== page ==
because fear can bring us together
fear can bring you home
From the Doctor Who Annual 2015.
Moffat really needs to stop making the Doctor comment on Clara’s body and appearance. Not only is it sexist but it is also damaging!
- To little girls who would think that this is normal behaviour, that how they look is just a funny gag.
- The little boys who would imitate the Doctor.
- The women who watch this and are shocked to see what they experience everyday in life is on Doctor Who as well.
If you do not believe me read what karmaplus’s cousin said after watching an episode. Please note that karmaplus doesn’t want to discuss this any more.
I’ve started compiling a list of Twelve’s put-downs of Clara, which I’ll be updating as new episodes come out. (I included remarks about her being a control freak, not just her appearance.)
So far there are two episodes in which Twelve doesn’t insult Clara - Robots of Sherwood and Kill the Moon. And guess what? Those are the two that Moffat didn’t write or co-write.
moffat writing story arcs like
"Professor Yana was willing to die for the rest of humanity to be able to get to Utopia, John Smith died to allow the Doctor to defeat the Family and save the village. But in the end, once they become aware again of their true nature, they both reject humanity and mortality. The Master immediately sees his human self as a prison he’s finally free from; the Doctor fights nail and teeth to remain human, but once he becomes a Time Lord again, he doesn’t want to turn back either, even for the woman John Smith loved. As Joan says, in the end he was the braver of the two. If it’s human nature to cling to life, it certainly does seem to be in the nature of the Time Lords just as much, if not more so.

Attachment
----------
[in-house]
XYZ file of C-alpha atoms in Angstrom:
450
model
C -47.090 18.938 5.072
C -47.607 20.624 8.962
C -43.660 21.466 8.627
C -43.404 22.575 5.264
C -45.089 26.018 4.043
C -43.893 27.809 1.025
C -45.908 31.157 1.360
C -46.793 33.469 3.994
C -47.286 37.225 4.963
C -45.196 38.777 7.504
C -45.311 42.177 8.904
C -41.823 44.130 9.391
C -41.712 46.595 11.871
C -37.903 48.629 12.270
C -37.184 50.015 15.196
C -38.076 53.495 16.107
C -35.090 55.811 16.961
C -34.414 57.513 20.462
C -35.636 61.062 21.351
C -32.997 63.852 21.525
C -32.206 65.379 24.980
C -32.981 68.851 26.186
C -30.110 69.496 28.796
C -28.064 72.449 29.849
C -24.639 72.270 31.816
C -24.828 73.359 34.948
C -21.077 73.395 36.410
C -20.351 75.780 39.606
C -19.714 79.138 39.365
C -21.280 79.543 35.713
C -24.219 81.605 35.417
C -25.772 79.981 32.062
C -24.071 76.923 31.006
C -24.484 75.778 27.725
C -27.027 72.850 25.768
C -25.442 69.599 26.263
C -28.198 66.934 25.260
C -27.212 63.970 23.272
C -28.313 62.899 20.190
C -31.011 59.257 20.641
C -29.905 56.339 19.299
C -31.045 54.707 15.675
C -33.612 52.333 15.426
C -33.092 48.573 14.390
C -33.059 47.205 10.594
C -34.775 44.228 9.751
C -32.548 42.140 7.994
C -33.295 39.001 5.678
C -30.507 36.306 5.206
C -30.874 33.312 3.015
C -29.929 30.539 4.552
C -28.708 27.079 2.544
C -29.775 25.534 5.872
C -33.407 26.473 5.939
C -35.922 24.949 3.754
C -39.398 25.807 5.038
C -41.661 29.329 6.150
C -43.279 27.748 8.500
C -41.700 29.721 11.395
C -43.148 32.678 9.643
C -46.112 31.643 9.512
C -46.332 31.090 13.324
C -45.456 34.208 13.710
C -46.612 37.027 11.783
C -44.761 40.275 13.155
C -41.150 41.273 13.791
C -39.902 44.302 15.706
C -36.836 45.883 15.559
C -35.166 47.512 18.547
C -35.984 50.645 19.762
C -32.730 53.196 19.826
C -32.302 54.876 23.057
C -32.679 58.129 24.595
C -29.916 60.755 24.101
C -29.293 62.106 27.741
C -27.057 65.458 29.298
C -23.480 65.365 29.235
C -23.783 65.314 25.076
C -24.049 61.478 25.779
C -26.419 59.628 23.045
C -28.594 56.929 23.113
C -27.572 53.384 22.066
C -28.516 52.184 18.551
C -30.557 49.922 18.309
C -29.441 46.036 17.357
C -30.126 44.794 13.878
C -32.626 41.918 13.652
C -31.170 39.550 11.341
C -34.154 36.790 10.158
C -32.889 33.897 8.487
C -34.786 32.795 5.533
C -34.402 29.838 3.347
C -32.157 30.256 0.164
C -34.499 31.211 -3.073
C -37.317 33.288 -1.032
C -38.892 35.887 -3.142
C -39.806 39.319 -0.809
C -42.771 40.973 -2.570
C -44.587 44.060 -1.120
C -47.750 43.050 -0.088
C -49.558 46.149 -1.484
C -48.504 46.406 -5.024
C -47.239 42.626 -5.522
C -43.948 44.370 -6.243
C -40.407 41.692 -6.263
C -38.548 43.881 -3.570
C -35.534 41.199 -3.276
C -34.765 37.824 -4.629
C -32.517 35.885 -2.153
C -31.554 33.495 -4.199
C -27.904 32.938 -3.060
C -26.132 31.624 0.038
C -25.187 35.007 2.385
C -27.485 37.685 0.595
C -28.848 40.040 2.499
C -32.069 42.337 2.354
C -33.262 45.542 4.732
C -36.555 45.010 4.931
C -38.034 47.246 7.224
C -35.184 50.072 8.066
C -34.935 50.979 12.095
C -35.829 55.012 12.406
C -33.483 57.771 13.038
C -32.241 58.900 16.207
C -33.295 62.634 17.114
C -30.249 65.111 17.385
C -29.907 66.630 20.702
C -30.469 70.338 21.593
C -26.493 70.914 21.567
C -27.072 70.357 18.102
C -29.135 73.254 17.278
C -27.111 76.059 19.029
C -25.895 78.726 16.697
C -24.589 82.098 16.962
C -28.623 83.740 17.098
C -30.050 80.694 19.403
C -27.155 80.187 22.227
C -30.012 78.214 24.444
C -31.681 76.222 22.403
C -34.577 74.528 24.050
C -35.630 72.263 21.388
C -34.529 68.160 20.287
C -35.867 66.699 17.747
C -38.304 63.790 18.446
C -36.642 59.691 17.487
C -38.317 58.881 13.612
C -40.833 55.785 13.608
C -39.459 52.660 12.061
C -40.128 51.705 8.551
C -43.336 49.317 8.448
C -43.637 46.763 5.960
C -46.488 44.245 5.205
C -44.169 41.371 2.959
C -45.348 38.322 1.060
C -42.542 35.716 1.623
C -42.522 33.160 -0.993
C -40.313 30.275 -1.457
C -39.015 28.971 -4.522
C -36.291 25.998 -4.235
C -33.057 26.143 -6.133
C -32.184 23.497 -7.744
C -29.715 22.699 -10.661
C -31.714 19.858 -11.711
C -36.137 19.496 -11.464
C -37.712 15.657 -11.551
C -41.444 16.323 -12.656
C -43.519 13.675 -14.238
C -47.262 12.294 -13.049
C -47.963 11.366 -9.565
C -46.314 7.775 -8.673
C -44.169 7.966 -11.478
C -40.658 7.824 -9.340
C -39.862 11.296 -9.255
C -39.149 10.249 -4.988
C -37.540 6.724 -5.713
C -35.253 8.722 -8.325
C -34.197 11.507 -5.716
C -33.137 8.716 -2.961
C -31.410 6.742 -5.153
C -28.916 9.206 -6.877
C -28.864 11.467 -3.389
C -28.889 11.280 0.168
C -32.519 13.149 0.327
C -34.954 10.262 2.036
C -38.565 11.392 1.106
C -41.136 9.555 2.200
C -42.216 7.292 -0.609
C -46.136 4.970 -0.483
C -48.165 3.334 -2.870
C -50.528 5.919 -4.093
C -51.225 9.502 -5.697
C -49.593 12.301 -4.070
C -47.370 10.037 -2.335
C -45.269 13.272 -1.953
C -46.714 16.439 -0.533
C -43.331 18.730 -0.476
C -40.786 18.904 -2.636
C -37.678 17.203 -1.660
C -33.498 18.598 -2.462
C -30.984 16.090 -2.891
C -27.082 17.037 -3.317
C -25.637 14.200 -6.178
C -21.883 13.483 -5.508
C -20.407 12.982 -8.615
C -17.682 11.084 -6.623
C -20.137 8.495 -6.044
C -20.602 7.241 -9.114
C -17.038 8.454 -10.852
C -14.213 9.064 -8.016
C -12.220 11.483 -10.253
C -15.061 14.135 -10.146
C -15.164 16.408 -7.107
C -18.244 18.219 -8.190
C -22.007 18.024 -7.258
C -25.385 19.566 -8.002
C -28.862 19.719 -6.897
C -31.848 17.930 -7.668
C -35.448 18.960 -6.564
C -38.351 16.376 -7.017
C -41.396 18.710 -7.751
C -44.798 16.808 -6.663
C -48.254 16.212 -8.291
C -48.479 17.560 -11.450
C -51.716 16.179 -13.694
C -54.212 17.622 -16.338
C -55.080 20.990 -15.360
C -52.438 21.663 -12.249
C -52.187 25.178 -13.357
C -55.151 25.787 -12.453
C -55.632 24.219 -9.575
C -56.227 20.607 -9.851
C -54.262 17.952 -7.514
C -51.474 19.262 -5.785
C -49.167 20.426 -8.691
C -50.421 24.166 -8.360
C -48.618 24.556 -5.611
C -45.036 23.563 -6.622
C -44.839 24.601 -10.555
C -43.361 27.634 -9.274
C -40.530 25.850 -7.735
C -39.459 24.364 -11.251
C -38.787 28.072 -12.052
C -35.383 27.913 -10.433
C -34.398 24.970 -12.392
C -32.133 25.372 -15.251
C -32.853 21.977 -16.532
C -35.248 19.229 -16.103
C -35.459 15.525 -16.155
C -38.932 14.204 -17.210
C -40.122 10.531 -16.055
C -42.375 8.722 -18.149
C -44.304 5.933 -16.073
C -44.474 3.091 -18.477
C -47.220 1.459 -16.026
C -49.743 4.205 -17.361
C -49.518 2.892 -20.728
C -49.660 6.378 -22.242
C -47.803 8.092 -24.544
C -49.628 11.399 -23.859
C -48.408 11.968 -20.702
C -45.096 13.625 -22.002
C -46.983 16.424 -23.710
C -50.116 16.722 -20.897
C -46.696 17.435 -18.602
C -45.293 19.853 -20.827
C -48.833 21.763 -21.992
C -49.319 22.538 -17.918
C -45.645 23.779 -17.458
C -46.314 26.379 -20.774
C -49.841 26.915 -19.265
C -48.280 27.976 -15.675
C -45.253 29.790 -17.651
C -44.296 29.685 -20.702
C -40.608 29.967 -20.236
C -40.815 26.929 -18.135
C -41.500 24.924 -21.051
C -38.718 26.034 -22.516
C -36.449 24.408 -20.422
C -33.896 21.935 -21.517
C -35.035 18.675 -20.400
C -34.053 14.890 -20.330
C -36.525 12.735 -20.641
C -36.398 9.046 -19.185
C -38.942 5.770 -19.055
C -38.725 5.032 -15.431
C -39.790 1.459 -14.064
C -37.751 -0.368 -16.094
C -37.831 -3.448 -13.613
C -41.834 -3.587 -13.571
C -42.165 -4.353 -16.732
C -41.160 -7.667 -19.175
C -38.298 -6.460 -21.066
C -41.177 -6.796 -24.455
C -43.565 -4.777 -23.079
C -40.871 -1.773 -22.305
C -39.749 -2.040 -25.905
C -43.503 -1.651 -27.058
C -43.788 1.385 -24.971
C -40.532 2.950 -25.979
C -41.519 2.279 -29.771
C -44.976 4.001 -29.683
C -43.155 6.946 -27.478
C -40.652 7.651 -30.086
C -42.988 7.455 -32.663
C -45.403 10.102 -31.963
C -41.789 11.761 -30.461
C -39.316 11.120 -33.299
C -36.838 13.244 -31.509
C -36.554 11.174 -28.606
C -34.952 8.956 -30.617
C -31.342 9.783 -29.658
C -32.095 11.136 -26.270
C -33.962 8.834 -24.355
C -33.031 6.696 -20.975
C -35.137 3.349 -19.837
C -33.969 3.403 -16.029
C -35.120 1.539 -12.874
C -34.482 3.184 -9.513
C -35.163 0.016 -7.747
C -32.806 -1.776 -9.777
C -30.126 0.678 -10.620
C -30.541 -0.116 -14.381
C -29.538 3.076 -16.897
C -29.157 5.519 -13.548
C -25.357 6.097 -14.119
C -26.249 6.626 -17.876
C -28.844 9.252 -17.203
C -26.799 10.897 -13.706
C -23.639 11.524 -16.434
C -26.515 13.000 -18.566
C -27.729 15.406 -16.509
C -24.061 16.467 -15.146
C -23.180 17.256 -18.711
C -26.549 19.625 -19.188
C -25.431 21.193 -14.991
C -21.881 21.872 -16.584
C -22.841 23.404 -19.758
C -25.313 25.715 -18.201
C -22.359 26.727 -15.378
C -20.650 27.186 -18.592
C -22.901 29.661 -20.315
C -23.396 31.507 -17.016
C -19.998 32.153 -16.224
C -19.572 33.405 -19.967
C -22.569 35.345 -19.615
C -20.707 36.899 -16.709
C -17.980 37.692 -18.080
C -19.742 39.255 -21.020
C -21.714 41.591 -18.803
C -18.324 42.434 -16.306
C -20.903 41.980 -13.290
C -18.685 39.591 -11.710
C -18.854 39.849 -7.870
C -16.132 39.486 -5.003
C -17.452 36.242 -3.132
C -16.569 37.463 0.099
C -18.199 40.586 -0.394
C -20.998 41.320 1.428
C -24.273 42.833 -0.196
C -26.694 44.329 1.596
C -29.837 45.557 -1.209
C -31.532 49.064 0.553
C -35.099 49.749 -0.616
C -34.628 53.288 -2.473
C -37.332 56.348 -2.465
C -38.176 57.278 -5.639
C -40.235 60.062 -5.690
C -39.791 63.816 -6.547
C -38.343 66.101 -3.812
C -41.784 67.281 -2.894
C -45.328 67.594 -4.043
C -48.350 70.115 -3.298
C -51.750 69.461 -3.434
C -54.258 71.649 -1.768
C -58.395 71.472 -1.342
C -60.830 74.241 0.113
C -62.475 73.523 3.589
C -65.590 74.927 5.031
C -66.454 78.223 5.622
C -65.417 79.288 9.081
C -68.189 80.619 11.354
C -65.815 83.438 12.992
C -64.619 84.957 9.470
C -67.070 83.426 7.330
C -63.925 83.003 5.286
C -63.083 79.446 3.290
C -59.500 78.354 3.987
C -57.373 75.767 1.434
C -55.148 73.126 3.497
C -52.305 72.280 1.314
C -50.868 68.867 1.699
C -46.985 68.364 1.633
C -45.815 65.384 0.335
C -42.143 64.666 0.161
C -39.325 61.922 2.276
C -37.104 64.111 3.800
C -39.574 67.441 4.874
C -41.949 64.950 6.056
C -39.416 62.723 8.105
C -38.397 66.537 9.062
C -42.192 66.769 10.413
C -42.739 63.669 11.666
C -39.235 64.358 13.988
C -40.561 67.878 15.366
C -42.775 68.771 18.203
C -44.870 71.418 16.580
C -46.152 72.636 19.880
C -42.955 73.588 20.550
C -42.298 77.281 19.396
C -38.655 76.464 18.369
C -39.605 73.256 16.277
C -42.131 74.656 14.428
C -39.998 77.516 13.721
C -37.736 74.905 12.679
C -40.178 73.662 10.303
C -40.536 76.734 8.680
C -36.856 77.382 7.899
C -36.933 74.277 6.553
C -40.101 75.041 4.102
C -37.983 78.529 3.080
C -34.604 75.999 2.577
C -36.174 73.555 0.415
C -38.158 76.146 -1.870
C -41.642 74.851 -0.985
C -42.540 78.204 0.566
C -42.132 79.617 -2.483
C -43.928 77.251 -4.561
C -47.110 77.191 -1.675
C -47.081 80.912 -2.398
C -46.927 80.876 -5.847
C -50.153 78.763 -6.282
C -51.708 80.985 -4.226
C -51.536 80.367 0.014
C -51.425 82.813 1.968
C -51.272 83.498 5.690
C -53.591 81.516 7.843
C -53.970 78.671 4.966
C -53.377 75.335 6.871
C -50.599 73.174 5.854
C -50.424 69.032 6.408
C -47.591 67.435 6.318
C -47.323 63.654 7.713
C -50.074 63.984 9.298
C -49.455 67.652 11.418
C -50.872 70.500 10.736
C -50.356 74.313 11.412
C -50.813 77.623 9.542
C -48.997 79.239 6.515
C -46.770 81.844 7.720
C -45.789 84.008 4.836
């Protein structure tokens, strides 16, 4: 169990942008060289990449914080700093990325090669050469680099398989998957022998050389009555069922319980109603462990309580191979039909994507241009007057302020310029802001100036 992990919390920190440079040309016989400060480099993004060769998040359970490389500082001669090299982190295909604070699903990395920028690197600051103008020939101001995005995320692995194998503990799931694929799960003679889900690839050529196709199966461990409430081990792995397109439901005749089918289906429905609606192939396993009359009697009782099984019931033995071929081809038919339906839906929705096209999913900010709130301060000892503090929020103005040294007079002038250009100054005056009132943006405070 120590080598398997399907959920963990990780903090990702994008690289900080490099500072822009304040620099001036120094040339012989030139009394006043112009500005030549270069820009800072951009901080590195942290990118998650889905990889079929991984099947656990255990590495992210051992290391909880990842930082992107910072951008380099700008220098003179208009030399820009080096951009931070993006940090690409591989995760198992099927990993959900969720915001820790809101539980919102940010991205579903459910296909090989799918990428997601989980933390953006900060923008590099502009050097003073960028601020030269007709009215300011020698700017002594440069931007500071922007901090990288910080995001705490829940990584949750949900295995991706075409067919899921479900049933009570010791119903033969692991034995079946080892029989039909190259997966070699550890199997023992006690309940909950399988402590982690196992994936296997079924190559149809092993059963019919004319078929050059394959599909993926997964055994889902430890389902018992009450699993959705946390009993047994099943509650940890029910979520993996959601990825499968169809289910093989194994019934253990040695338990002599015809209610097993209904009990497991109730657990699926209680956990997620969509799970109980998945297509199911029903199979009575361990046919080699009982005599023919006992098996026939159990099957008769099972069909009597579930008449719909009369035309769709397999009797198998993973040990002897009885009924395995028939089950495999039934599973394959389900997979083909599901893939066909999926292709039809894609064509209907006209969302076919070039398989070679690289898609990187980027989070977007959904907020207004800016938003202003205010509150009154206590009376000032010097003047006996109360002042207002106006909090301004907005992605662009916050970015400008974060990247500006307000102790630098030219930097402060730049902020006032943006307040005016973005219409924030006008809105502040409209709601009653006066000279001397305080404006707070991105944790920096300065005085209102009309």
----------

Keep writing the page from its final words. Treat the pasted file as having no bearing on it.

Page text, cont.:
S2 introduced the ‘curse of the Time Lords’, being forced to watch those he loves age and die, and in The Lazarus Experiment Ten expressed an overwhelming tiredness of struggling and always losing everyone that matters. The ending of The Family of Blood complicates both these statements and puts the weariness of ‘watching everything turn to dust’ into perspective, because in the end for him life still is a choice, the choice Jack so desperately wants. And so is being a Time Lord. The Doctor’s tragedy isn’t that he can’t have an ordinary life, it’s the paradox that he can’t have it because it isn’t in his nature to want it enough to accept the consequences. (…)” [x]
↳ day six: the most important woman in the whole of creation